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Consortium to Speed Vaccine Production

Syringe

(frolicsomepl, Pixabay)

16 Jan. 2019. An alliance of research organizations is designing ways to cut the time needed to develop, test, and manufacture new vaccines to as little as 6 months. The Coalition for Epidemic Preparedness Innovations, or CEPI, an international group based in Oslo, Norway, is funding a vaccine production technology in development at University of Queensland in Australia against existing and yet-unknown viruses.

CEPI is backing this new vaccine production process to help authorities become better prepared to respond to known health threats, as well as epidemics from new pathogens not yet encountered. World Health Organization in its 2018 R&D Blueprint, a planning document to identify emerging worldwide health priorities, lists 7 diseases for which effective treatments and vaccines are not yet available. On the list as well is “Disease X,” representing the chance of a epidemic from a completely new microbe not seen before. As a result, says the document, “the R&D Blueprint explicitly seeks to enable cross-cutting R&D preparedness that is also relevant for an unknown ‘Disease X’ as far as possible.”

The Queensland project is headed by molecular biologist Paul Young and virologist Keith Chappell. Young, Chappell, and research fellow Daniel Watterson developed a technique for stabilizing synthetic viral proteins used in vaccines they call a molecular clamp. This molecular clamp works with viruses that fuse with host cells before entering and infecting the host cells. Proteins that promote this fusion process are often candidates for vaccine design, since they attract a strong immune response that neutralizes viruses, and also provide more binding sites for antibodies before fusing with host cells. Thus vaccines with these fusion proteins offer an ideal strategy for preventing fusion of virus and host cells, and subsequent infections.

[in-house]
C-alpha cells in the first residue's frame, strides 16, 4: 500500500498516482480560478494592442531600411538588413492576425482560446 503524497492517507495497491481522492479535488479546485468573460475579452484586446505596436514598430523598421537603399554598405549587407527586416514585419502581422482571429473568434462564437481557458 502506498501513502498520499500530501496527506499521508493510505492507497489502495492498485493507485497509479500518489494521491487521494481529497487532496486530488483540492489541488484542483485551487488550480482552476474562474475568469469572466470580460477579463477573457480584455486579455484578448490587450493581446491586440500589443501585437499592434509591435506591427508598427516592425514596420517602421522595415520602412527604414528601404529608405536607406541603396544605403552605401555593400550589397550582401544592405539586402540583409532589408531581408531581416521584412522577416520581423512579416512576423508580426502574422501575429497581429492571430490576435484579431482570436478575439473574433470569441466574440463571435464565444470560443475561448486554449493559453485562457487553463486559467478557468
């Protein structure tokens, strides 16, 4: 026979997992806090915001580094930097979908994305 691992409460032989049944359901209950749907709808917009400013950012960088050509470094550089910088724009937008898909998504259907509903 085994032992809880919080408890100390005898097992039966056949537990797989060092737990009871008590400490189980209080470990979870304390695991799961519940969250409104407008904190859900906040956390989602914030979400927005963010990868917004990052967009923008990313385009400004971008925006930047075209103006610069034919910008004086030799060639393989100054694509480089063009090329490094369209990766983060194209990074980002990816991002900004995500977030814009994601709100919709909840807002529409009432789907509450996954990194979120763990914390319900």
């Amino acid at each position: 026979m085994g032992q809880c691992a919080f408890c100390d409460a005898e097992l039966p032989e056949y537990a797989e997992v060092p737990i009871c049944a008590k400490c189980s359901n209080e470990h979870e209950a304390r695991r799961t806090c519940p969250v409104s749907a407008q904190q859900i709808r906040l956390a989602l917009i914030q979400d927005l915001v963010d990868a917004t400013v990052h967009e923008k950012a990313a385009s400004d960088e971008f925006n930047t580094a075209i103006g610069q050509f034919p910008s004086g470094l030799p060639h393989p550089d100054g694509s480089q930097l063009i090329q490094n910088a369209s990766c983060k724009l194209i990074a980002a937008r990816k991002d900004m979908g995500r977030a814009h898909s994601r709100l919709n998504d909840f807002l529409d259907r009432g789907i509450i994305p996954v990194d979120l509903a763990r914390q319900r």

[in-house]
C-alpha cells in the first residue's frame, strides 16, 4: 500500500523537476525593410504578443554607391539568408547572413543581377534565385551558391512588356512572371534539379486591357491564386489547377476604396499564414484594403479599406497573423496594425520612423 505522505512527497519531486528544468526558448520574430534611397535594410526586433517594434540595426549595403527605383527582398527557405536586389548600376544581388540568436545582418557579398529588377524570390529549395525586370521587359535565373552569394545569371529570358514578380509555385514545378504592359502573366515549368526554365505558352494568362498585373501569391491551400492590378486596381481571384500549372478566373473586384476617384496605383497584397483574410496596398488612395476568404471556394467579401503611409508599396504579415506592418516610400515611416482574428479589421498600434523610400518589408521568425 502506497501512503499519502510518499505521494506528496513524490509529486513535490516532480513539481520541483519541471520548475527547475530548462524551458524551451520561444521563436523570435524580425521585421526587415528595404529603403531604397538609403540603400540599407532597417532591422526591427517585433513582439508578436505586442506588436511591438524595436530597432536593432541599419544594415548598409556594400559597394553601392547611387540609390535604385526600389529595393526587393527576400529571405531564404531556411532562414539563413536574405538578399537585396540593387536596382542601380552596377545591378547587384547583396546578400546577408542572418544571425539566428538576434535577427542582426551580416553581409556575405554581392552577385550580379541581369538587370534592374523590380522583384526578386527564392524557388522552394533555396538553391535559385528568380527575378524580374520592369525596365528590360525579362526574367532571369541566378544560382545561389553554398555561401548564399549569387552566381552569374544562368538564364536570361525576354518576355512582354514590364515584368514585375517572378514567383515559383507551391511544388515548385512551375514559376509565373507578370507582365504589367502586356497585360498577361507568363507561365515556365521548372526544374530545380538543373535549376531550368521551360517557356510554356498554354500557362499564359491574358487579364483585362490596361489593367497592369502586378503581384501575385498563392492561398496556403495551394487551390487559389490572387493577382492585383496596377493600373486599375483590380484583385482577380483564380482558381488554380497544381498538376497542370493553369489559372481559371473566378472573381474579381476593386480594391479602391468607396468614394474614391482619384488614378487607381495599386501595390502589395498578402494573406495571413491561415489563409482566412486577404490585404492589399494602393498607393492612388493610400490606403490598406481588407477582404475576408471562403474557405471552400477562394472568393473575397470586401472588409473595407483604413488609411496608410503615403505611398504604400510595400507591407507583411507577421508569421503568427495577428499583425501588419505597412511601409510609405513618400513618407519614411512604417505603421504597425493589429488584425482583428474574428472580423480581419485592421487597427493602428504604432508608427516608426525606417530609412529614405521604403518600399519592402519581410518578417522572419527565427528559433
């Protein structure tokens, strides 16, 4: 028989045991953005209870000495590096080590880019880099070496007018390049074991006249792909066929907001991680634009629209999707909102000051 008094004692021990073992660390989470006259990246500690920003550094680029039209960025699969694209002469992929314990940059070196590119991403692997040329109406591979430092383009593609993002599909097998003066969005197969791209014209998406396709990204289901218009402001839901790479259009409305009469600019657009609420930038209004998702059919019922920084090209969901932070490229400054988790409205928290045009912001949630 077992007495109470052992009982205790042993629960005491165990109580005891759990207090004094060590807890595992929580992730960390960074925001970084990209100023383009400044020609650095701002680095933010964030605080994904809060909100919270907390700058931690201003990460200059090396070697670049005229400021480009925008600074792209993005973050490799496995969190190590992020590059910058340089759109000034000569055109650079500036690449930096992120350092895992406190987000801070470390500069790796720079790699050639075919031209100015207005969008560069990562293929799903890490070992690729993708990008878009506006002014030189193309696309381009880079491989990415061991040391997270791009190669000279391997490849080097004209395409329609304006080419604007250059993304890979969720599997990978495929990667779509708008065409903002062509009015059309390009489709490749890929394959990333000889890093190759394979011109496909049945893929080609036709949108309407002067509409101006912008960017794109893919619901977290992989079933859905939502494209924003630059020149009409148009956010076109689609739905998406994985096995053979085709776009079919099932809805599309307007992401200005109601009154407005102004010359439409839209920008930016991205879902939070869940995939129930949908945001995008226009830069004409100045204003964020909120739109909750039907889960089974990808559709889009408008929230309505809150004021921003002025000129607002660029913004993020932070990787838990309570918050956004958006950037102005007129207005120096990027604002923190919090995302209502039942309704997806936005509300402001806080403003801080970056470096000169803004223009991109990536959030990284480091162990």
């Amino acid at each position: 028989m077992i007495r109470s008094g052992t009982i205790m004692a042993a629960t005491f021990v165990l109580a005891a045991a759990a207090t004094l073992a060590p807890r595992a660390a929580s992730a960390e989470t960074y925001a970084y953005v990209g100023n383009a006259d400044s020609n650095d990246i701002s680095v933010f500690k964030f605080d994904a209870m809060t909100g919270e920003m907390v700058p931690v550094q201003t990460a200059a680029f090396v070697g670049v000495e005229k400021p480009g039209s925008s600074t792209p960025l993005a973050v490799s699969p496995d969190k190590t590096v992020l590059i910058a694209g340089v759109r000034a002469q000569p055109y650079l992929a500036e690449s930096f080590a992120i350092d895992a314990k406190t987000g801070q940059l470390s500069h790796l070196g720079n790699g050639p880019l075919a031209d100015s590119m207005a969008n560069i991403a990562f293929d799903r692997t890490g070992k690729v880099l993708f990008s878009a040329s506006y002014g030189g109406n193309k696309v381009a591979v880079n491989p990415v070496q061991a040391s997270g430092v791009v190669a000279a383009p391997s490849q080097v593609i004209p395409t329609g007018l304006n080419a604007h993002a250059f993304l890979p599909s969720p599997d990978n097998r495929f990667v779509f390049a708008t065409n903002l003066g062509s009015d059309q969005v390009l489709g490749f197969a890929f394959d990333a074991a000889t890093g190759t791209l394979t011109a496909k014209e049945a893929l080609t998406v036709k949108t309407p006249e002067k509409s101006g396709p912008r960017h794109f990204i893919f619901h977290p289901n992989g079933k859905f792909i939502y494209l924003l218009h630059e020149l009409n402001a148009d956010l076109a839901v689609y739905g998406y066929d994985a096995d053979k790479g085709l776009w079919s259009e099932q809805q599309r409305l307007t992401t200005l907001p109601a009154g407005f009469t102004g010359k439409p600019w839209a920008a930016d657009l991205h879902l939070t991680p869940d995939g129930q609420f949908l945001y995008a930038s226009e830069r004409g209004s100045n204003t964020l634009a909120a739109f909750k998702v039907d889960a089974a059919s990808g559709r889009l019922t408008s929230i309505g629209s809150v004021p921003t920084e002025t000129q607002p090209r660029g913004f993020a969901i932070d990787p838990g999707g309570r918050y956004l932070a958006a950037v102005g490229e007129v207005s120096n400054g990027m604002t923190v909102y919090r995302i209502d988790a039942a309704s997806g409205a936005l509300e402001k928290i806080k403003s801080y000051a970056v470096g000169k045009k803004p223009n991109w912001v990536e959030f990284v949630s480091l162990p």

However, fusion proteins are quite unstable. Conventional vaccines, say the researchers, can trigger the proteins prematurely into their more difficult to target post-fusion form. The molecular clamp is a multiple-peptide molecule designed to stabilize the fusion proteins, in effect freezing the pre-fusion form. As a result, adding the molecular clamp technology provides vaccines with better targets and invokes a stronger immune response. Queensland’s technology transfer office patented the technology.

In addition, the molecular clamp can be applied to a wide range viruses. “The technology has been designed as a platform approach to generate vaccines against a range of human and animal viruses,” says Young in a university statement. “We’ve had some extremely promising results so far from trials targeting viruses such as influenza, Ebola, Nipah, and MERS coronavirus.” Both Nipah and MERS are caused by viruses transmitted from animals to humans.

Young, Chappelle, and Watterson are developing a process based on more stable fusion proteins from the molecular clamp to accelerate testing and production of candidate vaccines. “We aim to be able to manufacture more than 200,000 doses of a new vaccine, demonstrate safety and the likelihood of efficacy, and be ready for field deployment in as little as six months,” says Chappelle.

CEPI is providing $AUS 14.7 million ($US 10.6 million) for the initiative. The Queensland team is collaborating with CSIRO, Australia’s science funding agency, World Health Organization, Australian National University, and Hong Kong University on the project, as well as clinical trials company Q-Pharm Pty in Brisbane, Australia. Chappelle tells more about the project in the following video.

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